Tinker Ready

October 31, 2017

BOSTON — A team from the Rutgers New Jersey Medical School reduced the volume of preanesthesia testing and cut costs by 47% by applying patient-centered practice guidelines, according to a study presented here at Anesthesiology 2017 from the American Society of Anesthesiologists.

Moreover, no change in clinical outcomes was associated with the reduction in testing.

The team was able to apply the guidelines after a change in policy at University Hospital in Newark, New Jersey, limited ordering of preoperative testing to anesthesiologists in the hospital's preadmission testing (PAT) unit. Previously, the tests could be ordered by individual surgical services. 

 "A lot of these test were done out of habit, more so than specific clinical consideration as to what each individual needed," said lead author, Somdatta Gupta, MD. "We focused on individual needs."

By changing the ordering rules and applying the guidelines, the team cut the average monthly cost of testing from $172.70 per patient to $83.89. They estimate that about 25% of all testing done before the guidelines was inappropriate.

They note in the abstract that "current literature supports the benefits of a pre-anesthesia evaluation which will emphasize patient tailored testing. This is in contrast to the routine standardized protocols of preoperative exams that are still common practice in many institutions."

 "This policy was conveyed to all the surgical services in the hospital to ensure that preoperative testing would be ordered only by eligible personnel from the PAT Division of Anesthesiology, and not the individual specialties," they write.

They reported that the average monthly costs in the PAT clinic before implementation of  the guidelines was $33,333 from January to May 2016. The average monthly cost from September 2016 through January 2017 was $16,962.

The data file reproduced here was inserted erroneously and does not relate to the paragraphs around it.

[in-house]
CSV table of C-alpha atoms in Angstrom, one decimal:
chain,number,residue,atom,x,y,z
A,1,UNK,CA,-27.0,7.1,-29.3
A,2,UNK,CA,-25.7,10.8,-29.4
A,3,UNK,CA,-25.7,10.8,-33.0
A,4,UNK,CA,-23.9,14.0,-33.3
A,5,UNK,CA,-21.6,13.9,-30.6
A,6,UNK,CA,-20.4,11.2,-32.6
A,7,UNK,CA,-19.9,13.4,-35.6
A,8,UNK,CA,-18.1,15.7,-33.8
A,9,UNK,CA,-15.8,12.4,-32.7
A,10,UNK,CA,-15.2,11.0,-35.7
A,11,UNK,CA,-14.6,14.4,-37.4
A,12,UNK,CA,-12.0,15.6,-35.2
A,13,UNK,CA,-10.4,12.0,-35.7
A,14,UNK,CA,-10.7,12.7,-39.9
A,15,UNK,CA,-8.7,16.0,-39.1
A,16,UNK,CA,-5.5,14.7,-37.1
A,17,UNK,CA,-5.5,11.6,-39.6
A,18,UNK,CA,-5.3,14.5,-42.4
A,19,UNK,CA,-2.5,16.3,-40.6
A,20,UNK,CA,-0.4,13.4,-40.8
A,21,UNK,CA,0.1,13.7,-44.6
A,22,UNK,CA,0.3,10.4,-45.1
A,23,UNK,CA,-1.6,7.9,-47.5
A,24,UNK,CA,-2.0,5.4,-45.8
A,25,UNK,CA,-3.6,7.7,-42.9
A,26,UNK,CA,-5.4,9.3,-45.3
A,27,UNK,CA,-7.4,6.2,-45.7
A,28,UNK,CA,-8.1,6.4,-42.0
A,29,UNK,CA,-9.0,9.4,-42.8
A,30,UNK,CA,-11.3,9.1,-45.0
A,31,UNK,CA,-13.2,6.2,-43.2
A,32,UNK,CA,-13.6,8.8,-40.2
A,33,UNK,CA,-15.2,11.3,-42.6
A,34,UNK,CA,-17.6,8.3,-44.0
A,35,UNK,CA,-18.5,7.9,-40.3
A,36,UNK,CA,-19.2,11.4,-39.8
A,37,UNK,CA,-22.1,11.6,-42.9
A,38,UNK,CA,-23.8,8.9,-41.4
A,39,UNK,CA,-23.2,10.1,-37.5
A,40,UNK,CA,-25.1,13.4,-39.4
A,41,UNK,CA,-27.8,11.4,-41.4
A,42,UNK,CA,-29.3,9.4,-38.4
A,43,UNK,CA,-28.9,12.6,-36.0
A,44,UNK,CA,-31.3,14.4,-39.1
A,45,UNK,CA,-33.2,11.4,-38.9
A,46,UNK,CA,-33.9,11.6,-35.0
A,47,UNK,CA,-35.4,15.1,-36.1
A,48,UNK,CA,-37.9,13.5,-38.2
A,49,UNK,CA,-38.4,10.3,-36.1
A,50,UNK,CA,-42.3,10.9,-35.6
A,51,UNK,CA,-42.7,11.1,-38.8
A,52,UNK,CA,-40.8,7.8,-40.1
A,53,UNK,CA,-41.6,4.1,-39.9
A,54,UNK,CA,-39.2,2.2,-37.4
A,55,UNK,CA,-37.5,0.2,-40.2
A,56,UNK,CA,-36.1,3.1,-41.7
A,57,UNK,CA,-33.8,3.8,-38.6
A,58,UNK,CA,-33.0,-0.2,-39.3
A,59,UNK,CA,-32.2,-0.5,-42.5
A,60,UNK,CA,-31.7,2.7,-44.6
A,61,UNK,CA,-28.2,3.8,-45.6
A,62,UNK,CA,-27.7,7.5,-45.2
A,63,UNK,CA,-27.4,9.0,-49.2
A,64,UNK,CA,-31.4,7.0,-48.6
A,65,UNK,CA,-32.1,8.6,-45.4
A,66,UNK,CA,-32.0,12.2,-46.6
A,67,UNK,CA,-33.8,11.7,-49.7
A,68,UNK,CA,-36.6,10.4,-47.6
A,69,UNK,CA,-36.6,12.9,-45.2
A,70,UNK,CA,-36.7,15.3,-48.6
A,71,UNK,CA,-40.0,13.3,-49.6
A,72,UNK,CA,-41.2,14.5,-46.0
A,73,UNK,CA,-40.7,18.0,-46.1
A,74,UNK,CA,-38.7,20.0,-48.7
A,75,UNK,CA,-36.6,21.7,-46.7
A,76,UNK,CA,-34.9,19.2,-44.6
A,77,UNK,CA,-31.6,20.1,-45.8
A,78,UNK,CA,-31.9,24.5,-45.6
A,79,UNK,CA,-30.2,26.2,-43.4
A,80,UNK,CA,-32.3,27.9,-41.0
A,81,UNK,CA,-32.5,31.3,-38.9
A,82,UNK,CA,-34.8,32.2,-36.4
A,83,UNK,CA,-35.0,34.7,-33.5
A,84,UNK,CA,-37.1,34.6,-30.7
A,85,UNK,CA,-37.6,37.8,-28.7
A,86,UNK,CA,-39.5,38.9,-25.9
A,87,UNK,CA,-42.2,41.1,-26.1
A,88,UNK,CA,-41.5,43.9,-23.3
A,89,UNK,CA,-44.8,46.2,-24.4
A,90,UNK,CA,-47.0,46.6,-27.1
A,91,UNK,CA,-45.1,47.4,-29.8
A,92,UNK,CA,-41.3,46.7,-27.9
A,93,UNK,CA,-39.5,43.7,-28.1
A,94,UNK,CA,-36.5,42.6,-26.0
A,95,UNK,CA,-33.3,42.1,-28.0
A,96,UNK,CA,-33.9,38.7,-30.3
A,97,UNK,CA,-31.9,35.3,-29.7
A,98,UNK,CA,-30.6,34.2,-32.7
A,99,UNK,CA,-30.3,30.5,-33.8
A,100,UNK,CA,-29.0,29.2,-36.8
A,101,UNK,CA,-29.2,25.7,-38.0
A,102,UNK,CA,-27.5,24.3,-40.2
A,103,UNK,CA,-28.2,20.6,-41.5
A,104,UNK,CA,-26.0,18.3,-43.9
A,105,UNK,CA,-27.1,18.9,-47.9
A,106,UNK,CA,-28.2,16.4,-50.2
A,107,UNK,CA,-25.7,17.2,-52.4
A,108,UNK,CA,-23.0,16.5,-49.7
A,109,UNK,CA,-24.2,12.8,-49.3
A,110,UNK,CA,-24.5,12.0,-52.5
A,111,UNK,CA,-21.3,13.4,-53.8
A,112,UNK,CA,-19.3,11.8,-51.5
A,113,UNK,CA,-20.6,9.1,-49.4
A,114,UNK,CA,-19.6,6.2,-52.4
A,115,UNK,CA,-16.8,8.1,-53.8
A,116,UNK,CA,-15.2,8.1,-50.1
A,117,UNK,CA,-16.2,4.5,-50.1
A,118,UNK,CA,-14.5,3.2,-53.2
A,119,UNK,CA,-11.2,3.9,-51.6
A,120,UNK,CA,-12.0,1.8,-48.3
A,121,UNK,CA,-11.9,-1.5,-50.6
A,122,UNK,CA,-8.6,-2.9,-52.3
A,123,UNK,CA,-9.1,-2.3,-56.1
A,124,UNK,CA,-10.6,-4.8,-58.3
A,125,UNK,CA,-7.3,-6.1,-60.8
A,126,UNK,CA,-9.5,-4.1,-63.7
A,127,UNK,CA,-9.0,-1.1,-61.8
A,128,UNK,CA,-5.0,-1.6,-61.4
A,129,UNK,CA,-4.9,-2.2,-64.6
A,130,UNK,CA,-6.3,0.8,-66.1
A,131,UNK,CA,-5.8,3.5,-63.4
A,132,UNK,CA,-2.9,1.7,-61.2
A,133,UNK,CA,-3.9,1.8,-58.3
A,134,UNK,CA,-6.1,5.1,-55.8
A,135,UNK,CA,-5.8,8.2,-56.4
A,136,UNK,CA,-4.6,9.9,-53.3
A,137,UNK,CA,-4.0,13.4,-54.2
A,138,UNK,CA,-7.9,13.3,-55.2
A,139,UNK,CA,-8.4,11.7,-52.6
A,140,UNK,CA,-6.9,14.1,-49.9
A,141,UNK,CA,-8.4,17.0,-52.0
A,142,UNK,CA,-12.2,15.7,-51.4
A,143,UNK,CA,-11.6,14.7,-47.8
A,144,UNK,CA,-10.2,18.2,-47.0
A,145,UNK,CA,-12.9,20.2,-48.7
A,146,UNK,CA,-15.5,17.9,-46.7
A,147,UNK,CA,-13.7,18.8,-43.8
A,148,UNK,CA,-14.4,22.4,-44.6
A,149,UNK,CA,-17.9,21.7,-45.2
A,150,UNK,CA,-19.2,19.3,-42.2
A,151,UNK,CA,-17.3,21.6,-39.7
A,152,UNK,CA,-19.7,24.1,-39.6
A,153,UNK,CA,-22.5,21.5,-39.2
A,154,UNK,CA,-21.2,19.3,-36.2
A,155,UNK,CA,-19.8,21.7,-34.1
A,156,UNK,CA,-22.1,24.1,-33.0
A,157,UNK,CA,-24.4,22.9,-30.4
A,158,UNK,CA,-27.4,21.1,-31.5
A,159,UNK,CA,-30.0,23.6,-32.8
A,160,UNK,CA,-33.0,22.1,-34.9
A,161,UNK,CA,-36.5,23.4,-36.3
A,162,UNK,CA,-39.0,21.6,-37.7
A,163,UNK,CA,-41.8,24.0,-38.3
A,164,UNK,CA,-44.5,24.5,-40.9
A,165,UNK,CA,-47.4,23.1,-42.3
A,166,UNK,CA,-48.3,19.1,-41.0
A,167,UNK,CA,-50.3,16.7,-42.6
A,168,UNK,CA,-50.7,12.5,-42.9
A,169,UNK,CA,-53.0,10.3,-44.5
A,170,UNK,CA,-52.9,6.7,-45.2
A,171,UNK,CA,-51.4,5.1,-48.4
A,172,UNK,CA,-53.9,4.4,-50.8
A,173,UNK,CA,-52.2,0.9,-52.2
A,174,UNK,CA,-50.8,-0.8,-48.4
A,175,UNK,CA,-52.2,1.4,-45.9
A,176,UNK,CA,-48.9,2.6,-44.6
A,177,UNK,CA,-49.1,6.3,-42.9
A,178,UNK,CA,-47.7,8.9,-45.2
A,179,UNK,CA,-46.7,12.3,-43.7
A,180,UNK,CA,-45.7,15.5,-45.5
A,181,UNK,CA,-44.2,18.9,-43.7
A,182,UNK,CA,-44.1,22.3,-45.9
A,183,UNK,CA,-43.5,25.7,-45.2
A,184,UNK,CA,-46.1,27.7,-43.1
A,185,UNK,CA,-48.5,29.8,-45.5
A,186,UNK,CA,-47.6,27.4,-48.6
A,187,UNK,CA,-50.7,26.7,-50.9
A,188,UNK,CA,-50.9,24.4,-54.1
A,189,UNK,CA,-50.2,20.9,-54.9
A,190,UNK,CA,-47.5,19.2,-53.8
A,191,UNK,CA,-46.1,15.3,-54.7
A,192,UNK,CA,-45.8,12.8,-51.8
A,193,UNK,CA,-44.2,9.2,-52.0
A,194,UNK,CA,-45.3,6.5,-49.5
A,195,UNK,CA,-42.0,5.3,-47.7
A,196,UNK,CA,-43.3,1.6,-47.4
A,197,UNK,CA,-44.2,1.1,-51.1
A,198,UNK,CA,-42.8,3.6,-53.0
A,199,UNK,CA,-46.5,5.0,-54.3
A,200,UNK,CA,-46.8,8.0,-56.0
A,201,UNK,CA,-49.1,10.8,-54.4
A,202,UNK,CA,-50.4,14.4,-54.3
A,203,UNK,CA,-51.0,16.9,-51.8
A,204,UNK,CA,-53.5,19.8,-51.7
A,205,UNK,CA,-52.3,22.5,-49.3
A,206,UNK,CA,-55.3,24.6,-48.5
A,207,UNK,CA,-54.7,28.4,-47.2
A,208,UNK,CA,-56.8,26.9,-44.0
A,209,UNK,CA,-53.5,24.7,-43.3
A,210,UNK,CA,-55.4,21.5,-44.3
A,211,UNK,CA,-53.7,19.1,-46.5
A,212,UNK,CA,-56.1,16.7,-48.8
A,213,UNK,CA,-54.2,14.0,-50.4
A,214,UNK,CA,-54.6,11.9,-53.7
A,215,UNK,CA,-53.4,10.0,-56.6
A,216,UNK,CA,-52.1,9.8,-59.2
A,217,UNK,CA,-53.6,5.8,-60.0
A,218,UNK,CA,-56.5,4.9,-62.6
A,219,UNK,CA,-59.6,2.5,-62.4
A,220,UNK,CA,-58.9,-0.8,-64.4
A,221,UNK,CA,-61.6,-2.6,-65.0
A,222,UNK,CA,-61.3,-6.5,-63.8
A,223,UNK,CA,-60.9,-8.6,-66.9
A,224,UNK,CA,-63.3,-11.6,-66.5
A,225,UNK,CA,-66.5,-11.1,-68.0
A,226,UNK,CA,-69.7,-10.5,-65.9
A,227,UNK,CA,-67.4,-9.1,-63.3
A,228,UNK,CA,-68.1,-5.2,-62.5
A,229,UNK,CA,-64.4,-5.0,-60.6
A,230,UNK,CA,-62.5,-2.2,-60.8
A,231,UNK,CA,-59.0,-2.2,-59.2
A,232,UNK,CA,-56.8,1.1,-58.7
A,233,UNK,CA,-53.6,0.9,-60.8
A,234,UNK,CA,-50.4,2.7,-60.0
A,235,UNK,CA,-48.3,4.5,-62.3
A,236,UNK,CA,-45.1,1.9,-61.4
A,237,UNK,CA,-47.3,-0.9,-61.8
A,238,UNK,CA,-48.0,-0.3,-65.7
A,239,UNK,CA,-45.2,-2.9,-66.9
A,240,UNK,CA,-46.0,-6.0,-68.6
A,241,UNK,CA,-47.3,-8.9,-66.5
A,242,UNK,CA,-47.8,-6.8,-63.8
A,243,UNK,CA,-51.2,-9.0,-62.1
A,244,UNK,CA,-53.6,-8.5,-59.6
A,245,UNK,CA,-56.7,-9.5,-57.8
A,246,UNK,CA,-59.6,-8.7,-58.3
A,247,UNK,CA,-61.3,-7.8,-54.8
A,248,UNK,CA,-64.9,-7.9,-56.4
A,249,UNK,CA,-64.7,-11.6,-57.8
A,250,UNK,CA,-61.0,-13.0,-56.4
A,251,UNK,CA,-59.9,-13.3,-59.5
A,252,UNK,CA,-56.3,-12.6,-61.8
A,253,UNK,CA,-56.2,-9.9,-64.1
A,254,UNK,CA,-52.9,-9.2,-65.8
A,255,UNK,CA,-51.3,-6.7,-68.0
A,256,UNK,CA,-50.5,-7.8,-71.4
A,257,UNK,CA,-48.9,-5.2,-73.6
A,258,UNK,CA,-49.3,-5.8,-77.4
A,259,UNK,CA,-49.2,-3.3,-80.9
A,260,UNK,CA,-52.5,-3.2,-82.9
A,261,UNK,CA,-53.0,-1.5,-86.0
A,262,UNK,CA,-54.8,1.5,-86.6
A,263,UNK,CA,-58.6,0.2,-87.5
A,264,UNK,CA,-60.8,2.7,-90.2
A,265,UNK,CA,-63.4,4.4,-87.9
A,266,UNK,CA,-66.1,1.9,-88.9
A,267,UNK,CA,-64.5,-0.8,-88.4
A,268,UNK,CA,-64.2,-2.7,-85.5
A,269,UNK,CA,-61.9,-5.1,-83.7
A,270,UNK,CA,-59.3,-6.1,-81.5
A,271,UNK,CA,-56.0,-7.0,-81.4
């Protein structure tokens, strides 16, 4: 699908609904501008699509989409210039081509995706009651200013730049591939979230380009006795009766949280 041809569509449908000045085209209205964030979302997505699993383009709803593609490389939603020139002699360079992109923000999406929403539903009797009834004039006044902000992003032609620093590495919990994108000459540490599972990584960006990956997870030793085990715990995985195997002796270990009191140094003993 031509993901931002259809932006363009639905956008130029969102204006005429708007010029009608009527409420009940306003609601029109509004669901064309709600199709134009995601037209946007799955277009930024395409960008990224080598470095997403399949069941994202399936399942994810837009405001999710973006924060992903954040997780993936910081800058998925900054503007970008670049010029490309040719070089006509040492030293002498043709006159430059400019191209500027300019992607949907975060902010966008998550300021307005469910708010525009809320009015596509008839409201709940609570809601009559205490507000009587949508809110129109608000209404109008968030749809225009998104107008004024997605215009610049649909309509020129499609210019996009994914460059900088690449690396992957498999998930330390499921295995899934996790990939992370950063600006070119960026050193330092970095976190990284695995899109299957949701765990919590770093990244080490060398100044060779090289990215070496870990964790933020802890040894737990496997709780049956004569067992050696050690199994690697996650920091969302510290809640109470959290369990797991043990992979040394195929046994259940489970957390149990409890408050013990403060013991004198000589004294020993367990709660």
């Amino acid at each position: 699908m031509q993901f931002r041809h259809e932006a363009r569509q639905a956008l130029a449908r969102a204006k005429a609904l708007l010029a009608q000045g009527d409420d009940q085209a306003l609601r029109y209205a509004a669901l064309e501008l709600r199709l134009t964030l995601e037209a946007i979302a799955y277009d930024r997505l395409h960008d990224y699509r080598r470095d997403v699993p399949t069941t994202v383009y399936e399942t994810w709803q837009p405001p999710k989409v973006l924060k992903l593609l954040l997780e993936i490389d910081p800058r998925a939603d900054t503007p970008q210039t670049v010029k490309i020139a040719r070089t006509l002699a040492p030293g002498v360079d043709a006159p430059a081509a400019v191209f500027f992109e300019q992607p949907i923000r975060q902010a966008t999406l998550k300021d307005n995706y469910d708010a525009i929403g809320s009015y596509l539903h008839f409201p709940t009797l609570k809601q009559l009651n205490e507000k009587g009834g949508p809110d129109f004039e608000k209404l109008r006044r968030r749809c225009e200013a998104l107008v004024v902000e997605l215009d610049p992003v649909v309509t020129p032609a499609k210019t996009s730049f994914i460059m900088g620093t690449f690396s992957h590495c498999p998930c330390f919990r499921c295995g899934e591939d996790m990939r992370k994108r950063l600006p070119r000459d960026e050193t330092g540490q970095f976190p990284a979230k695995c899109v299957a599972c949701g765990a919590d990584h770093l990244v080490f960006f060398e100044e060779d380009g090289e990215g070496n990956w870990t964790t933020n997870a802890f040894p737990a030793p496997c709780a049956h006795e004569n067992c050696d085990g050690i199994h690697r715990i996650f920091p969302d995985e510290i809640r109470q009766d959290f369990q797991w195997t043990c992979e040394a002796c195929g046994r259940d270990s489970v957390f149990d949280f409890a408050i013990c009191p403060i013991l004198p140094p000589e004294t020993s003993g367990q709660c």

The drop in costs per patient reflects an average monthly savings of $16,371, they write. They project that to annual savings of $196,445, which is a 49.1% reduction in costs.

"These were not the results we were expecting," Dr Gupta said. "We were astonished."

The new program also reduced the number of patients who needed testing. The average number of patients in the PAT clinic who required any preoperative tests declined from 231 to 193 per month, a decrease of 16.5%.

Before the new approach, the surgical specialties staff were ordering many tests that were not indicated, Dr Gupta said. She saw it herself while working in the unit, where she said she waived many of the ordered tests. 

"If they had a problem, they would call us," she said. "And we would be happy to answer their questions about the test."

Dr Gupta said the unit does not receive many calls.

Examples of inappropriate tests include a urinalysis for a carpal tunnel surgery and chest radiography for arthroscopy, they write. Applying the guidelines, which were developed by the National Institute of Health and Care Excellence (NICE) and the American Society of Anesthesiologists, led to about $17,000 in monthly savings. 

The study was monitored by a committee that "maintained the threads of communication; their frequent re-assessment of the processes reinforced, modified and improved PAT operation," they write.

They also note that "eliminating many of these routine tests did not alter clinical outcomes; indeed, it improved patients' satisfaction by reducing time spent in the PAT."

Deborah Richman, MB, ChB, FFA(SA), an associate professor of anesthesiology at the Stony Brook School of Medicine in New York, who moderated  the poster session, noted that the study did not measure patient satisfaction. However, the work contributes to the effort to make care more evidence based.

"This is a real challenge," she said. "She's done a very good job."

The authors and Dr Richman have disclosed no relevant financial relationships.

Anesthesiology 2017 from the American Society of Anesthesiologists. Abstract 2168. Presented October 23, 2017.

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